Preventive medicine has always been about rules of thumb broadly applied. The rules tell us that these women should probably have mammograms, and those people probably need implanted defibrillators. But we're painting with a brush that's a mile wide. That's about to change.
Two examples illustrate how. One is the First Warning Systems sports bra which measures variations in skin temperature. Why? The company says that incipient tumors, as they begin to recruit blood supply, produce temperature signals that can be detected years before a mammogram could spot a problem.
The other example comes from MIT professor John Guttag. He studies electrocardiogram data looking for patterns that predict heart attacks. Why? Most implanted defibrillators, which are hugely expensive and quite risky to install, never activate. Meanwhile many people who ought to get them installed never do. Better prediction will lower cost and improve outcomes.
In both cases there are two distinct processes at work: data logging, and data analysis. And in both cases that data is going to wind up in the cloud. But whose cloud? By default it'll be the one used by the provider of the medical service. At first glance that seems to make sense. Isn't the company that invented the smart sports bra best qualified to analyze its data? Isn't the doctor who ordered your ECG best qualified to read it?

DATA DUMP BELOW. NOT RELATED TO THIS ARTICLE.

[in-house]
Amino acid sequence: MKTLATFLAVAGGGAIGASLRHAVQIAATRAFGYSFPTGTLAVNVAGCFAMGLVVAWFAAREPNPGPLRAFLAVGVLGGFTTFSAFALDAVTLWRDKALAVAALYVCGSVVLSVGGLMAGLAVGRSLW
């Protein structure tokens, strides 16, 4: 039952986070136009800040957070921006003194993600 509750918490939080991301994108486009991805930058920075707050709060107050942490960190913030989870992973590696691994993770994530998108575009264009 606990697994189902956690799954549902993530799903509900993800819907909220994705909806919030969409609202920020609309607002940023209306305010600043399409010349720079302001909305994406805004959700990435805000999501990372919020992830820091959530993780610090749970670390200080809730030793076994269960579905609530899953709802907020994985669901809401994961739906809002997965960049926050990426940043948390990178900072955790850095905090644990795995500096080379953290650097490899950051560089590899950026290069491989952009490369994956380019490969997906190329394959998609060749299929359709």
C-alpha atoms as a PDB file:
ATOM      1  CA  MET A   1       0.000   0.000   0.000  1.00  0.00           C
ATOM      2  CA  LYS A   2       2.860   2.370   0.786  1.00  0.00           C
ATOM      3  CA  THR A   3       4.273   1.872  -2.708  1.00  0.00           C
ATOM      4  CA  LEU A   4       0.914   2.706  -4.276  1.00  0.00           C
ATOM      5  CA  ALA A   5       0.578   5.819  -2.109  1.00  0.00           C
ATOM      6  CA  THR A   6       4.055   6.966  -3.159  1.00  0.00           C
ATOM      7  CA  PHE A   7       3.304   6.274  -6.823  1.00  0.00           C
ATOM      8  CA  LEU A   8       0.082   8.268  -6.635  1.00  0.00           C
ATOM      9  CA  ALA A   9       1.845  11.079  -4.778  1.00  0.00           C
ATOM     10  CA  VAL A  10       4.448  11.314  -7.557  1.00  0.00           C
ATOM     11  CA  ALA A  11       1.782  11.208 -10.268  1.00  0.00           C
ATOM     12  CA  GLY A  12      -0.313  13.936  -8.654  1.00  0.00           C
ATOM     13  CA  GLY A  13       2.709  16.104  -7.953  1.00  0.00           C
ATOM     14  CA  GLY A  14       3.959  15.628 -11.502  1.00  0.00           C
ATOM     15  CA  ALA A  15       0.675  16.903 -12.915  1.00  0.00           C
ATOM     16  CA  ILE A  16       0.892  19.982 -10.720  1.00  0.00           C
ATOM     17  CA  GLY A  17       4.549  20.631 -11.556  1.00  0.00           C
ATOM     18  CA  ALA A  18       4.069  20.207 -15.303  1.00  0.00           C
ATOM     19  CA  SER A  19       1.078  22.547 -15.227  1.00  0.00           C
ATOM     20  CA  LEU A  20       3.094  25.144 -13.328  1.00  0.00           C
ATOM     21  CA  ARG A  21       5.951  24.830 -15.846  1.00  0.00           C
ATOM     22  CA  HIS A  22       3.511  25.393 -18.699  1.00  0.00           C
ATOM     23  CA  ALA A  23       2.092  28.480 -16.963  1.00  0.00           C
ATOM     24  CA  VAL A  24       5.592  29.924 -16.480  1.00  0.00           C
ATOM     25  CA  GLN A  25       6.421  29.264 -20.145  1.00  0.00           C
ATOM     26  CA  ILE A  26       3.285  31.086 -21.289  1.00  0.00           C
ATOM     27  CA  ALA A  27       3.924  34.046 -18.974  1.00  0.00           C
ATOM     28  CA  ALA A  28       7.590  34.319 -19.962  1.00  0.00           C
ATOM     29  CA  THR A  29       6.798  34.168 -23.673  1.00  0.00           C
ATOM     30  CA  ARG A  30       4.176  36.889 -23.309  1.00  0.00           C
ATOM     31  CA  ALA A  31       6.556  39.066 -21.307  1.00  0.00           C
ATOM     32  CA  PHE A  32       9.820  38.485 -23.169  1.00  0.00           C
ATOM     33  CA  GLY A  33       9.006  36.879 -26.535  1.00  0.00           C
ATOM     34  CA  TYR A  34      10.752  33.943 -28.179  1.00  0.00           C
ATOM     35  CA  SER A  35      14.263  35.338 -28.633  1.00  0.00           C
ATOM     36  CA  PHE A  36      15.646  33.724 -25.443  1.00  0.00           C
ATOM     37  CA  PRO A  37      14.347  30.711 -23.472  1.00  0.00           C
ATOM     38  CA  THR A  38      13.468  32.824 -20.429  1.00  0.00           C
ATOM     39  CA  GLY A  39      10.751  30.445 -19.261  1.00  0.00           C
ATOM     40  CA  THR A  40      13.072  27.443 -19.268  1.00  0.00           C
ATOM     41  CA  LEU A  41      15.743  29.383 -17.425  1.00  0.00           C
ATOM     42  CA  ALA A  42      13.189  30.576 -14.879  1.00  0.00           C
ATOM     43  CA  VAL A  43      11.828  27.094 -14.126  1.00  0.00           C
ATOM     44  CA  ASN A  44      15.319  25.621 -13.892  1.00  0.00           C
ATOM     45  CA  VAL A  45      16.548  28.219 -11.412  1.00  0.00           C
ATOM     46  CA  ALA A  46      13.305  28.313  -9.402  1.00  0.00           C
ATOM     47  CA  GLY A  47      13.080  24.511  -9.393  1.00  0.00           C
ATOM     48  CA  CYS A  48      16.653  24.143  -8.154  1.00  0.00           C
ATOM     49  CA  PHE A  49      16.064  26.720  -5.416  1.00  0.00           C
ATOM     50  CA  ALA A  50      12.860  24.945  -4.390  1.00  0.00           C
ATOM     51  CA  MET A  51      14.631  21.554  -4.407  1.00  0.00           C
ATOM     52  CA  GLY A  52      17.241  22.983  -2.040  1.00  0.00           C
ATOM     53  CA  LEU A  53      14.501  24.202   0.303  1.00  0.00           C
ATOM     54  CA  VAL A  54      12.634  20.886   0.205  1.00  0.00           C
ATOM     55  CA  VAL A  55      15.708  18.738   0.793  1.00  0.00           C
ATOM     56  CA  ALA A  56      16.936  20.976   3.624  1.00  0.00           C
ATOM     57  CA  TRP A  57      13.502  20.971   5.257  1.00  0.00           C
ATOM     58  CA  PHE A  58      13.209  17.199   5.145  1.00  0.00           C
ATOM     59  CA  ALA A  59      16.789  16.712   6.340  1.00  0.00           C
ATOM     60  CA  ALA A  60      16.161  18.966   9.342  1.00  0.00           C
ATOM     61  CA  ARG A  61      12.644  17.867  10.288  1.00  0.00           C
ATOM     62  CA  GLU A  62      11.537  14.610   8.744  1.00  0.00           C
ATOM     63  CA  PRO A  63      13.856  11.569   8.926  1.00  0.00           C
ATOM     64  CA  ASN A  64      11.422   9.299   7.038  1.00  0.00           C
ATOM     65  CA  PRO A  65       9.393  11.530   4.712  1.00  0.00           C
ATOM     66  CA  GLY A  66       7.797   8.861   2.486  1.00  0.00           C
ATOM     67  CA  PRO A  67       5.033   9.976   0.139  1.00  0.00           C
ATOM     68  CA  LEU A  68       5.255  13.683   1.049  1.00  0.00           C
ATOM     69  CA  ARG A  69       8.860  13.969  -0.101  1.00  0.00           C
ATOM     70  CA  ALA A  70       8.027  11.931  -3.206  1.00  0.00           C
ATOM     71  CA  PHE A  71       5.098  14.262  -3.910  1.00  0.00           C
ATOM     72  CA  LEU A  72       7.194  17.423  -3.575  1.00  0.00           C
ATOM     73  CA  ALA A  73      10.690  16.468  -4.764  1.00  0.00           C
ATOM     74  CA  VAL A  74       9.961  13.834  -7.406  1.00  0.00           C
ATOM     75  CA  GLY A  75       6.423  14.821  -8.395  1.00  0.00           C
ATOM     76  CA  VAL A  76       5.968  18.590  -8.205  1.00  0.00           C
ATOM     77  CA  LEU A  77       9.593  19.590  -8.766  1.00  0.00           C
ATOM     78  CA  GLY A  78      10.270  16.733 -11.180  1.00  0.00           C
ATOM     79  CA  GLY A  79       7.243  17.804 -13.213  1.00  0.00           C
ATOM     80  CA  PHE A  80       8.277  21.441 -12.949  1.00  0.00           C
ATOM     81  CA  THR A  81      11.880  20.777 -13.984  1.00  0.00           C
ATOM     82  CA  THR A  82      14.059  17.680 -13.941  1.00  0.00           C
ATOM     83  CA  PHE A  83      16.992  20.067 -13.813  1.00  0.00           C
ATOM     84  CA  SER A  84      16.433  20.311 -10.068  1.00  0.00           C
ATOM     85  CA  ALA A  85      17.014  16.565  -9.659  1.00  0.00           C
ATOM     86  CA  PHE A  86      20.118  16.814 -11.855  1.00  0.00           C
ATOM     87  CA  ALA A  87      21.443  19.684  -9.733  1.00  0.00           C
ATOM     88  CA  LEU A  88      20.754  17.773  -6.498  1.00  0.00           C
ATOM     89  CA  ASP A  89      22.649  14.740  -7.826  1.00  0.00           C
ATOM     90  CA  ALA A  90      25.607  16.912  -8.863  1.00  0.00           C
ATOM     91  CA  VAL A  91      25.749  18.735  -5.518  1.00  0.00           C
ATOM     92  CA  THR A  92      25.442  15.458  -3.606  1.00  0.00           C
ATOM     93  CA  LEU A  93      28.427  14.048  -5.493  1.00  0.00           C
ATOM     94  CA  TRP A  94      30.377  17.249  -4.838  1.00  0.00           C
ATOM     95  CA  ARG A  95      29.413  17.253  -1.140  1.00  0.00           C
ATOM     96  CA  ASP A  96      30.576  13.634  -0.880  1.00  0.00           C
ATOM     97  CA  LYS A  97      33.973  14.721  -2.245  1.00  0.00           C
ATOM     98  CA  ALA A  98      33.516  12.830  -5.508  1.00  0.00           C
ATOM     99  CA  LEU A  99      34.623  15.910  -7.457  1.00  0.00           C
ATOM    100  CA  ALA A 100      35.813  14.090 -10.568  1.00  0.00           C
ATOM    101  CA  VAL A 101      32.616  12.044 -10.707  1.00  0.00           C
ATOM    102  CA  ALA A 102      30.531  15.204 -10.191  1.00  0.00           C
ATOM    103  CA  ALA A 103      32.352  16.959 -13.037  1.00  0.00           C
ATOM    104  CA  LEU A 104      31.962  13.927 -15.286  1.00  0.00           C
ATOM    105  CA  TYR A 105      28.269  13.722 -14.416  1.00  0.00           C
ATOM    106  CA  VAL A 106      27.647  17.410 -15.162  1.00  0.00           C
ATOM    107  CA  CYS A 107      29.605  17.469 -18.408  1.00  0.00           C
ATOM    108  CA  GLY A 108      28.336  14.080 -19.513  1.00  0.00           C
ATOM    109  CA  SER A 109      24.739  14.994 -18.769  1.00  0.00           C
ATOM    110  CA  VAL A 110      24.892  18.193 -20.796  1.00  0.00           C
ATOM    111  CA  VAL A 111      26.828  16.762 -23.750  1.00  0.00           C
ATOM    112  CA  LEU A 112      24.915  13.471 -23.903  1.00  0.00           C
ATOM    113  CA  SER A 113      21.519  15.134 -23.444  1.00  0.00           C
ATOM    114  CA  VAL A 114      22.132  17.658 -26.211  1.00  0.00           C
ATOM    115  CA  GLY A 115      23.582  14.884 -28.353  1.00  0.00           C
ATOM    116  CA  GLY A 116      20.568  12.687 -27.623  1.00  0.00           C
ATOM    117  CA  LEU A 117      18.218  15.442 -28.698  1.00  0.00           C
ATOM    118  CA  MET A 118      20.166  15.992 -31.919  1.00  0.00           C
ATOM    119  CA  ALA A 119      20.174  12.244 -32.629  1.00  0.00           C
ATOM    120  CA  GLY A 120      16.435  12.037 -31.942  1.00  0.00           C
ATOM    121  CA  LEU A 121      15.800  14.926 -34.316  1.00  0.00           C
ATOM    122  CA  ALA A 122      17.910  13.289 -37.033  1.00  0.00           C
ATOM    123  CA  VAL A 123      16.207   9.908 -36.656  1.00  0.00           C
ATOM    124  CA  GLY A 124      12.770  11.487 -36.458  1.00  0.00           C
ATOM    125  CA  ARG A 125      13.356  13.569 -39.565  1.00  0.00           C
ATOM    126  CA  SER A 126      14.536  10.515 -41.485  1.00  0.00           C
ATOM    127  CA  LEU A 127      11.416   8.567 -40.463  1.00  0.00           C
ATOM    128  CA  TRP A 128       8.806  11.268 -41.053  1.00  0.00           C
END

Not necessarily. The tight coupling between logging and analysis of medical data is just a historical accident. Your records used to accumulate in file cabinets at the hospital or clinic. Now they accumulate on hard drives there. But those drives are migrating to the cloud. That means we can rethink who controls the data and how it will be used.
Cloud computing is, after all, not only about roaming data. It's also about roaming computation. A decade ago we started talking about web services, and we identified loose coupling among web services as a best practice. Which it surely is, but not only for engineers of web services. It's also one of the principles of web thinking that we can all usefully apply.
When our data is loosely coupled to the services that analyze it, we can have a competitive market for algorithms. When you enter a relationship with a company like First Warning Systems you'll authorize them to access your temperature data and use their algorithm to analyze it. If you want a second opinion, you'll authorize another algorithm provider to take a look.
Or maybe you want to anonymize your ECG data and open source it so that students and entrepreneurs can use it to inform the development of new algorithms. Or maybe you want to adopt both of these strategies. They aren't mutually exclusive.
It's all possible. But it won't just happen. To make this future real you'll need to understand the principle of loosely-coupled services, envision yourself empowered with control of your health data, and vote for politicians who get why this matters.